A well designed website that is optimized for search engines, contains high quality content, and shows the benefits of retaining your firm can act as an anchor for all your marketing efforts. When done properly, a site can also control your firm’s image and increase your referral rate. In fact, it’s highly likely that the first thing a person will do when referred to you is to check your website.
A website will save you time and increase efficiency
A website can answer many of the basic questions a potential client has about your firm, such as your address, directions to your office, your areas of practice, and your background. This will allow your staff to be more productive because they won’t be fielding phone calls seeking this type of basic information. An effective website should include:
Directions to the office
Phone numbers and email addresses
Relevant legal articles you have authored
Media about you or the firm
High profile cases you have won
Achievements or awards
A frequently asked question page covering areas of practice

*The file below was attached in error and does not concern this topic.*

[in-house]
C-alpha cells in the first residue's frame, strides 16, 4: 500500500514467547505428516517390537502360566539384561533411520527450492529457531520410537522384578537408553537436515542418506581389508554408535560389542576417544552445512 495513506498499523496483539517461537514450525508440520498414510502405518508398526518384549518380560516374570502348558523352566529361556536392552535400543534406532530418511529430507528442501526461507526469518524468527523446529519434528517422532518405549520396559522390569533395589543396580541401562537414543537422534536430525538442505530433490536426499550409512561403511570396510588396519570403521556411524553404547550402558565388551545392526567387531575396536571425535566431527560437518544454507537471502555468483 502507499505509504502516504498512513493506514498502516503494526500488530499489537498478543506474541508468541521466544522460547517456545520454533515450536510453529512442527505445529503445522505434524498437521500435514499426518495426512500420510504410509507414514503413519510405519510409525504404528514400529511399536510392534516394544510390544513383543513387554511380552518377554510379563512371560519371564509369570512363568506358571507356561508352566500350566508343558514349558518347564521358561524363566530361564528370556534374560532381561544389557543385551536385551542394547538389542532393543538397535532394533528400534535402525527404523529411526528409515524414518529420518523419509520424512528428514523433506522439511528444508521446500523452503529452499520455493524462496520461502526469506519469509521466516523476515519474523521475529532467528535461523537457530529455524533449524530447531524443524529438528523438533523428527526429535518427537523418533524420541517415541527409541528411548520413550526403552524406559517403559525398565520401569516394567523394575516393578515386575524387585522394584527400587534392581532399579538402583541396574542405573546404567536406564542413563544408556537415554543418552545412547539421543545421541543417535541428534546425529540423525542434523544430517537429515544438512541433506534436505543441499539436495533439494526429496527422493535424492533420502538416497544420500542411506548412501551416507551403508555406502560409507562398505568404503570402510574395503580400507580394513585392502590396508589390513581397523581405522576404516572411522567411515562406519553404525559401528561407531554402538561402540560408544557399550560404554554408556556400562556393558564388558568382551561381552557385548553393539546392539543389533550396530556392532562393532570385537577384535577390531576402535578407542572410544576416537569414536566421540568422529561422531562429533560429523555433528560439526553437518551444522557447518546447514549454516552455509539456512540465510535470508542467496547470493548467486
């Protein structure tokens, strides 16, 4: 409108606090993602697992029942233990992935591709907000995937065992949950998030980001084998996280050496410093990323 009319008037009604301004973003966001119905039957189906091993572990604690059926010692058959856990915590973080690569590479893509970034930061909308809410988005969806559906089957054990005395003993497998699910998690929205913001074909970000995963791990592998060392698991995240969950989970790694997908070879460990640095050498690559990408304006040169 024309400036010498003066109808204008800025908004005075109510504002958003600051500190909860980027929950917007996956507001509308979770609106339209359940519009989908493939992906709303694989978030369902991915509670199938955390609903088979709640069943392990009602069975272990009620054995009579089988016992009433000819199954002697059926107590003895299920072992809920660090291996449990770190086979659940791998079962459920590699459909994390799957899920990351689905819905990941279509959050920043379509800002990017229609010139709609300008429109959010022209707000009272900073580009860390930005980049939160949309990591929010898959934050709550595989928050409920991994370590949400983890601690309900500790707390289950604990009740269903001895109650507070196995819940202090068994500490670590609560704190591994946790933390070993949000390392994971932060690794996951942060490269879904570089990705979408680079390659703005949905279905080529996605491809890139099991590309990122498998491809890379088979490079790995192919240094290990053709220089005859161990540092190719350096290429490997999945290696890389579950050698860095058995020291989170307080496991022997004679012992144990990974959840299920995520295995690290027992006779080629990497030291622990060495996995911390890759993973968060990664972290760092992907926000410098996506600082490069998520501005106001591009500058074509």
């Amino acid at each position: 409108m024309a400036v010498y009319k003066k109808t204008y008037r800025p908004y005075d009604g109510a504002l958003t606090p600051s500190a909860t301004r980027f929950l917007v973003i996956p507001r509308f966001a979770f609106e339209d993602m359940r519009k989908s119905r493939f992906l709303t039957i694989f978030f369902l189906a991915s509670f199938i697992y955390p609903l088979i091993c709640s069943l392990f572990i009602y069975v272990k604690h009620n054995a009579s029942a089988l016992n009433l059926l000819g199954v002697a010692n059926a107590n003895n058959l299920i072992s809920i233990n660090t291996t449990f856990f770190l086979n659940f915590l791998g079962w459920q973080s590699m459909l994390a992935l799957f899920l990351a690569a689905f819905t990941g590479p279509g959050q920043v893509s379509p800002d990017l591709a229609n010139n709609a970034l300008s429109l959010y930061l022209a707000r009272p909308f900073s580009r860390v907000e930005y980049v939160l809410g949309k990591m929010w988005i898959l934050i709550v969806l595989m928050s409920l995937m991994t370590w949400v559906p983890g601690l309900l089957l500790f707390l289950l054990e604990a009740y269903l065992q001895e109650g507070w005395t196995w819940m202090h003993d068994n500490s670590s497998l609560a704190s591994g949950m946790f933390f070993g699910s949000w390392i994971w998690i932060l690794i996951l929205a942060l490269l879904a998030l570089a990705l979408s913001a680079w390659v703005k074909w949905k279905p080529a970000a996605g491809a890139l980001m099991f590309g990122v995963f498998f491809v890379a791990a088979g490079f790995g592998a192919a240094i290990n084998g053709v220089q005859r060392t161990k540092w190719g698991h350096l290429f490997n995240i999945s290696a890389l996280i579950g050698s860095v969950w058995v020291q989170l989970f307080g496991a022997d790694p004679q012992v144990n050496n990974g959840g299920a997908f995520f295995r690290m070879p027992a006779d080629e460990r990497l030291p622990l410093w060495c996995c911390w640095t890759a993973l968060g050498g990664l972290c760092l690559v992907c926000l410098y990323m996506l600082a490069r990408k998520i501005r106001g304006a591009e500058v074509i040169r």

A helpful and informative blog with articles about your practice focus
Links to resources for clients
Your site should also include a well-written attorney profile with:
A professional photo of yourself
A summary of your practice areas
Charitable and/or community involvement
A few personal facts about you that make you relatable and show you are a person a prospective client can trust and like
Make your website the centerpiece of your marketing efforts
While a website isn’t the only marketing tool you should use, it can serve as the centerpiece to your marketing efforts. A home base that your other marketing can point to and direct prospective clients to for further information about your firm. All your directory listings, email campaigns, and print, TV, and radio ads should direct prospective clients to your site, where they can benefit from getting the full information about your firm.
Talk to a NY SEO website specialist today